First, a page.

Today, 94% of worldwide violent conflicts are intra-state wars, fought in the southern hemisphere between governments and opposing rebel and/or secessionist groups. Since the end of the Cold War, and in the context of intensified globalization, some striking features of these violent conflicts, which some observers have called “new wars,” have attracted considerable attention. While an open confrontation between two or more states typifies conventional warfare, modern-day conflicts tend to be international or civil wars of low-intensity that involve a number of transnational connections, so that the distinctions between internal and external, aggression and repression, local and global have become difficult to ascertain. One of the most decisive aspects of new wars is the amplified role of economic factors in both causing and sustaining conflict. The end of the Cold War, with its attendant withdrawal of superpower patronage for proxy wars, has led combatants and aspiring combatants to seek out new sources of funds. The trend toward market liberalization has provided fighters with alternatives to the more traditional source of Cold War funds. In addition, while during the twentieth century military personnel were employees of the state, wars are nowadays increasingly fought with mercenaries and people who work for security firms. Private sector funds, therefore, have also become an important source of funding for conflicts.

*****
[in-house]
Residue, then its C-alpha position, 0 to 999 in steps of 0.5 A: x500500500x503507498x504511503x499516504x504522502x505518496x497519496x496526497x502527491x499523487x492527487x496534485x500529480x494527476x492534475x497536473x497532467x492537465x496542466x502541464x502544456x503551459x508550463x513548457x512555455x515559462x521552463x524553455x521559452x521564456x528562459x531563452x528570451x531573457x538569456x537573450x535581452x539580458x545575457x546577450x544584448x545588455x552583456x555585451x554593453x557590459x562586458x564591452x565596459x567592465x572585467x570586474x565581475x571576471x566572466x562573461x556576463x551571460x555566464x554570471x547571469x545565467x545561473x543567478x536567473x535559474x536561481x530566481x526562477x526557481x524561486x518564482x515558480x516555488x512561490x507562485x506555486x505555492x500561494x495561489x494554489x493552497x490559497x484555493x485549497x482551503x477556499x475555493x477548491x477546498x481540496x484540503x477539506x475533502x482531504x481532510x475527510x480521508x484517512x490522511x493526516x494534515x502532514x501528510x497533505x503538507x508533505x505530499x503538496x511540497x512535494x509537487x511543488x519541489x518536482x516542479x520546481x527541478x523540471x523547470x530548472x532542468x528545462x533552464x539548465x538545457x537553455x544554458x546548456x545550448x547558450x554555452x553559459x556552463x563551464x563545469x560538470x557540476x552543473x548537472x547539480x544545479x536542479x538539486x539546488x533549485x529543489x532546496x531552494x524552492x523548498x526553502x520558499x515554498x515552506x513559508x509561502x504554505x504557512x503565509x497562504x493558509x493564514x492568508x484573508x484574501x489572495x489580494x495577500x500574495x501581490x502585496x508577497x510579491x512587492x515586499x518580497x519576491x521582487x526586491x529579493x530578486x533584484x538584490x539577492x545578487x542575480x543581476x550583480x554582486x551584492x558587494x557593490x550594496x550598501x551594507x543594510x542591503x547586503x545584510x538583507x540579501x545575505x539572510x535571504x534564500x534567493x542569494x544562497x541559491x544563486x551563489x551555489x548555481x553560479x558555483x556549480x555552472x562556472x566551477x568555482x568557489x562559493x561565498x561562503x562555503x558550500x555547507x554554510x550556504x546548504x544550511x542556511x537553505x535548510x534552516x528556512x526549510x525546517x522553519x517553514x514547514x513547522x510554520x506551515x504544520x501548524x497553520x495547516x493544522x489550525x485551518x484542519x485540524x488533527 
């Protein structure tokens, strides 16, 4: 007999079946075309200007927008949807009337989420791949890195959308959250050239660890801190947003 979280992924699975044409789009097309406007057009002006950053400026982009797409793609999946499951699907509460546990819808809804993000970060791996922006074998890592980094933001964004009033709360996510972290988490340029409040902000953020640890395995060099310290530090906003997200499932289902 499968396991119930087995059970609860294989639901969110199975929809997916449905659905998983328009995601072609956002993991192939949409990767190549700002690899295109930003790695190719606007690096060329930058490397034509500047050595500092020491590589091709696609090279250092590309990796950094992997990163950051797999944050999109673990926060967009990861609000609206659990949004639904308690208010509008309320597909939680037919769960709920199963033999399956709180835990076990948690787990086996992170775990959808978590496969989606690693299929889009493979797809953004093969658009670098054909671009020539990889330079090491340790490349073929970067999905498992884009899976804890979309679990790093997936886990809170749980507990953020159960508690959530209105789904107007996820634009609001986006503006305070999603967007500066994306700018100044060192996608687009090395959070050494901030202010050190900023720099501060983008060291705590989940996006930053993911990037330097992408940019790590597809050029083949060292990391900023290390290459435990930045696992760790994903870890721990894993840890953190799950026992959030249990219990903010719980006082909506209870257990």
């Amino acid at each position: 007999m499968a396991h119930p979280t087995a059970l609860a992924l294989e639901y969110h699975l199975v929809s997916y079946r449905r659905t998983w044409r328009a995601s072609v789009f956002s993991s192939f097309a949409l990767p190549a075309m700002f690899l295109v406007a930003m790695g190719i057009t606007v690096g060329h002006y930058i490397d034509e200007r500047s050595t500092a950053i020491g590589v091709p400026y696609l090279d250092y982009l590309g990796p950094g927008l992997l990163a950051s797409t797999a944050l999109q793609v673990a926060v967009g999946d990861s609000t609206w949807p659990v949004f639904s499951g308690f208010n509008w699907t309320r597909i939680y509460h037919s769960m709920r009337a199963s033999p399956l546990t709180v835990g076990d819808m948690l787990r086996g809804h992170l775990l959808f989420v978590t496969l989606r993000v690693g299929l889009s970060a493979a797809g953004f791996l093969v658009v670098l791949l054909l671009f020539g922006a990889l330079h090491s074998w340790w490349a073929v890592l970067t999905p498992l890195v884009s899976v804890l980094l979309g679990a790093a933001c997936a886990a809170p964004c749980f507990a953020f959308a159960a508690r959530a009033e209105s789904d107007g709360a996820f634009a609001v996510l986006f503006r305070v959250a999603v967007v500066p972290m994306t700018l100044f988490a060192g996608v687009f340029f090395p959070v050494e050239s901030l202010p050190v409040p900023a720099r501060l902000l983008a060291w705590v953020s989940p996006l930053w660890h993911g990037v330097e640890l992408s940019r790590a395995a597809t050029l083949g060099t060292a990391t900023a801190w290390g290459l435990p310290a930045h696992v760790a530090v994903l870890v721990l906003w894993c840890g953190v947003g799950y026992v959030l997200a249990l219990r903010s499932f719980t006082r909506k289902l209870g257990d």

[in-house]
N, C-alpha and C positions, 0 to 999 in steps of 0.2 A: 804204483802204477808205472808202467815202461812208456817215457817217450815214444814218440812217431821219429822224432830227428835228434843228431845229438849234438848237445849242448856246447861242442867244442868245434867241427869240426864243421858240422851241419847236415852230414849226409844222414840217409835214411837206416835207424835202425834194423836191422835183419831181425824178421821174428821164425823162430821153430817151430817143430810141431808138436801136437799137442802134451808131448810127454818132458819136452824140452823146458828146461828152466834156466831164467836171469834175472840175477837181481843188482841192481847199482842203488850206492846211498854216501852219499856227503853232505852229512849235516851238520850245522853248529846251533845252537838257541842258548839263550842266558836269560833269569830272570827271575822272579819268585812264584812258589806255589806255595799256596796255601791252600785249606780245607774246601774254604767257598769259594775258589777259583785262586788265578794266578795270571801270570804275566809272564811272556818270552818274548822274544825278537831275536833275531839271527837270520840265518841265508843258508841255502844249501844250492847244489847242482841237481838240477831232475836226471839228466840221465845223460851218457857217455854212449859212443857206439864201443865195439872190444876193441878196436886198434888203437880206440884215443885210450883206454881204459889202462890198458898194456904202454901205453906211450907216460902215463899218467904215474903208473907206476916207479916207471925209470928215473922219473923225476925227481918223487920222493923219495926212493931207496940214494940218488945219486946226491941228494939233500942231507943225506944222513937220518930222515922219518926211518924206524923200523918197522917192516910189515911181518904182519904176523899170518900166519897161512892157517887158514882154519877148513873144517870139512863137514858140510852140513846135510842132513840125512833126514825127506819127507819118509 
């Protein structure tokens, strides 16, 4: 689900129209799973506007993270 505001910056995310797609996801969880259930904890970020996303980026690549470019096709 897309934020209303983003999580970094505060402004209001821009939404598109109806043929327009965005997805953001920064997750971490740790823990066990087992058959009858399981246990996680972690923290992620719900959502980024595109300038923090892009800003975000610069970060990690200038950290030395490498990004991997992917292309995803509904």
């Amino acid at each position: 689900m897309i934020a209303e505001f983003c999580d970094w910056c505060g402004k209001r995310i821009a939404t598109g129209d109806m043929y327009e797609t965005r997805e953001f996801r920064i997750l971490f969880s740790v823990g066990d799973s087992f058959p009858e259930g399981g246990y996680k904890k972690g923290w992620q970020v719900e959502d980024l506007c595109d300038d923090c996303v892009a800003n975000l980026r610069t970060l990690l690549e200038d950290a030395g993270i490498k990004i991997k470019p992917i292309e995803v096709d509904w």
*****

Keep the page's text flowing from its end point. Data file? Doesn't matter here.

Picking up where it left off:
Beatrice Mosello is a Ph.D. candidate at the Graduate Institute of International and Development Studies in Geneva. After having completed a Bachelor degree in Development Studies at the University of Pavia (Italy), in 2008 she obtained a Masters in Political Science at the Graduate Institute with a thesis on multilateral cooperation on the issue of conflict diamonds, for which she won a prize from the Association des Fonctionnaires Interna-tionaux Suisses (AFIS). After completing an internship at the Italian Mission to the United Nations in New York, she was a research assistant at the Geneva Centre for the Democratic Control of Armed Forces (DCAF) in the Gender and Security programme, dealing primarily with mainstreaming gender into security sector reform in post-conflict contexts. She is currently employed as a research assistant at the Graduate Institute of International Studies within the framework of the European Un-ion-funded ACQWA project, investigating the socio-economic drivers of climate change.